|Kira Carden, Mechanix|
photo Harley Stumm
Death Defying Theatre, UTP’s famous precursor, was formed in 1981 and in the 90s decided to create a base in the suburban west. Following the DDT directorship of Fiona Winning and, later, a triumvirate of Winning, Monica Barone and Gail Kelly, the appointment of ex-Sydney Front player John Baylis as Artistic Director in 1997 established a new name and firmly set the agenda for works that fused community collaborations with open-ended, experimental and often site-based approaches to performance.
The sites—railway stations, a prison, a variety club, residential streets, a town plaza—have provided not only performance and design challenges but also a means to work with communities and with a range of strategies for engaging audiences. You always leave home for a UTP show with an open mind. The company is equally at ease at Performance Space or in a warehouse adapted for performance, as in The Longest Night (2002).
The range of often unusual and surprising subject matter has been similarly impressive. In 1991, the company presented Cafe Hakawati, an Arabic community show in Auburn about the impact of the first Gulf War. Noroc (Performance Space, 1996) explored cultural difference in a dynamic news/talkshow format. In 2000, the company toured Alicia Talbot’s tough-minded show about homelessness, Cement Garage, through Sydney suburbs and developed the sequel, The Longest Night, for a 2002 Adelaide Festival commission. Brian Fuata’s solo performance, Fa’afafine (2001) lyrically explored cross gender sexuality from a migrant Samoan perspective. The company’s new show Mechanix (from April 2) is a spectacle of machinic and sculptural inventions performed in the Old Town Plaza, Bankstown.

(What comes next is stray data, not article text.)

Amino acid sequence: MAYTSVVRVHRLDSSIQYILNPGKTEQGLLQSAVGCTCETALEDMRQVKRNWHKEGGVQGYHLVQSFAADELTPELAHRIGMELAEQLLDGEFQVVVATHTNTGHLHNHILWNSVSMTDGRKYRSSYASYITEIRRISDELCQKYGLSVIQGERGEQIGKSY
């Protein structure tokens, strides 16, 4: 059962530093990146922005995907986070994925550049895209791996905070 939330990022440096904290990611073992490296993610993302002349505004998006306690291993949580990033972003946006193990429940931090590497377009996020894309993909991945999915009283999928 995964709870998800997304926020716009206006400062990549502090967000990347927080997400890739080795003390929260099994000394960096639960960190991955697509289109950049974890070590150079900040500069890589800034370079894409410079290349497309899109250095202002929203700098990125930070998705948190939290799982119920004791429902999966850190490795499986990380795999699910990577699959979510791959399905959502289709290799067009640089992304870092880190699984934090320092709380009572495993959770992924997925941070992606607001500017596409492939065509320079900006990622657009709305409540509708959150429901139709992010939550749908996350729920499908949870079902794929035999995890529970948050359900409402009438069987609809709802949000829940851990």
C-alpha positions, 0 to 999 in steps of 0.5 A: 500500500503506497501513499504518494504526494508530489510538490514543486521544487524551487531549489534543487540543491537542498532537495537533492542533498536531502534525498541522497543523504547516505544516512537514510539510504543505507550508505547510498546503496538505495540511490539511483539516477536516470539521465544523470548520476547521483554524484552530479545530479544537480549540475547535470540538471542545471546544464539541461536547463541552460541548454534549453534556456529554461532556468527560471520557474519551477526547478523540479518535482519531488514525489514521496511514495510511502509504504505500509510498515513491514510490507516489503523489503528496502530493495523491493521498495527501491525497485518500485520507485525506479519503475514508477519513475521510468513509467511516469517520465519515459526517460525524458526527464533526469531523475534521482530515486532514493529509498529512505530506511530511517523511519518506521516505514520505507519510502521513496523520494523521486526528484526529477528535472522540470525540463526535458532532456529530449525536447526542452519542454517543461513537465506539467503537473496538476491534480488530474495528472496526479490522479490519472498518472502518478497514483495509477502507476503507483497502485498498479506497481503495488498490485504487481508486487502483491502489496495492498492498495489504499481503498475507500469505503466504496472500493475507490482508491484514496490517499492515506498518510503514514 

Executive Producer Harley Stumm, who started out as administrator with the company in 1995, has been integral to the company’s life for 8 years, helping shape its conceptual development and programming. He’s proud of UTP’s sizeable list of productions and achievements, especially of its “politically contentious work, its queer work, the range from community-based to straight professional work, and all with a strong commitment to social justice and cultural diversity...”
On behalf of the company, Artistic Director Alicia Talbot and Stumm received the Sidney Myer Award for outstanding achievement in the Performing Arts from veteran actor Charles ‘Bud’ Tingwell at the awards ceremony in Melbourne—yet another UTP cross cultural moment.
The Myer Awards, established in 1984, celebrate outstanding achievement by Australians in drama, dance, music, opera, circus and puppetry. Other recipients this year included Yirra Yaakin Noongar Theatre which (WA) won a $10,000 Indigenous Facilitator’s Prize and actor Aaron Pedersen (Wildside, Water Rats) won the Indigenous Individual Award.
The Myer Awards, Cranlana, Melbourne, March 6
RealTime issue #54 April-May 2003 pg. 47
© RealTime ; for permission to reproduce apply to firstname.lastname@example.org